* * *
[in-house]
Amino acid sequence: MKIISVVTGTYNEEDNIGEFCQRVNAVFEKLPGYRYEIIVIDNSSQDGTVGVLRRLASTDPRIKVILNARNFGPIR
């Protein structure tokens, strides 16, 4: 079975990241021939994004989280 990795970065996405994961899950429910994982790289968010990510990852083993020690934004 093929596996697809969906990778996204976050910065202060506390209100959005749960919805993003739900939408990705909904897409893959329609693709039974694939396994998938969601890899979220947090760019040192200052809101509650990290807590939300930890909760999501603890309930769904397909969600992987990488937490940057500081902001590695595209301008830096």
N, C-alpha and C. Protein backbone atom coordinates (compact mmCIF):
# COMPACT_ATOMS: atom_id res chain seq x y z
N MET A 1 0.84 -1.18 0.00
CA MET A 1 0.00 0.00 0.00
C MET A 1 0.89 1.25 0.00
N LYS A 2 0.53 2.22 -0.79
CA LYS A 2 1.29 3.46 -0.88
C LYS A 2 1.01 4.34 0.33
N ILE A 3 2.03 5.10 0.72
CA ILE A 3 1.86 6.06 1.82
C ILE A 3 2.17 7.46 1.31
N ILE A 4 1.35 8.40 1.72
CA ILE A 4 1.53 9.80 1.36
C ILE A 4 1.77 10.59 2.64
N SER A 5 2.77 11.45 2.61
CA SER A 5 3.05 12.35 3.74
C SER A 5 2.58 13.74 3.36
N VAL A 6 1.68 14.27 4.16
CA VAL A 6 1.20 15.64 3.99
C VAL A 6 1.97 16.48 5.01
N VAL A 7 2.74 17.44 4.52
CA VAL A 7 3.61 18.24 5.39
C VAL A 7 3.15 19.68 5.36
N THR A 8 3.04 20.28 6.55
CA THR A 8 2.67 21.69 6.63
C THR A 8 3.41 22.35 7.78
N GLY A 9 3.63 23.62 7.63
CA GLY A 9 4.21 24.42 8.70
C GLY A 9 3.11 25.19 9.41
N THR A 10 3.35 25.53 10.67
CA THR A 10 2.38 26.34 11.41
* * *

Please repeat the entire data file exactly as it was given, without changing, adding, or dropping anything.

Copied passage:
[in-house]
Amino acid sequence: MKIISVVTGTYNEEDNIGEFCQRVNAVFEKLPGYRYEIIVIDNSSQDGTVGVLRRLASTDPRIKVILNARNFGPIR
């Protein structure tokens, strides 16, 4: 079975990241021939994004989280 990795970065996405994961899950429910994982790289968010990510990852083993020690934004 093929596996697809969906990778996204976050910065202060506390209100959005749960919805993003739900939408990705909904897409893959329609693709039974694939396994998938969601890899979220947090760019040192200052809101509650990290807590939300930890909760999501603890309930769904397909969600992987990488937490940057500081902001590695595209301008830096």
N, C-alpha and C. Protein backbone atom coordinates (compact mmCIF):
# COMPACT_ATOMS: atom_id res chain seq x y z
N MET A 1 0.84 -1.18 0.00
CA MET A 1 0.00 0.00 0.00
C MET A 1 0.89 1.25 0.00
N LYS A 2 0.53 2.22 -0.79
CA LYS A 2 1.29 3.46 -0.88
C LYS A 2 1.01 4.34 0.33
N ILE A 3 2.03 5.10 0.72
CA ILE A 3 1.86 6.06 1.82
C ILE A 3 2.17 7.46 1.31
N ILE A 4 1.35 8.40 1.72
CA ILE A 4 1.53 9.80 1.36
C ILE A 4 1.77 10.59 2.64
N SER A 5 2.77 11.45 2.61
CA SER A 5 3.05 12.35 3.74
C SER A 5 2.58 13.74 3.36
N VAL A 6 1.68 14.27 4.16
CA VAL A 6 1.20 15.64 3.99
C VAL A 6 1.97 16.48 5.01
N VAL A 7 2.74 17.44 4.52
CA VAL A 7 3.61 18.24 5.39
C VAL A 7 3.15 19.68 5.36
N THR A 8 3.04 20.28 6.55
CA THR A 8 2.67 21.69 6.63
C THR A 8 3.41 22.35 7.78
N GLY A 9 3.63 23.62 7.63
CA GLY A 9 4.21 24.42 8.70
C GLY A 9 3.11 25.19 9.41
N THR A 10 3.35 25.53 10.67
CA THR A 10 2.38 26.34 11.41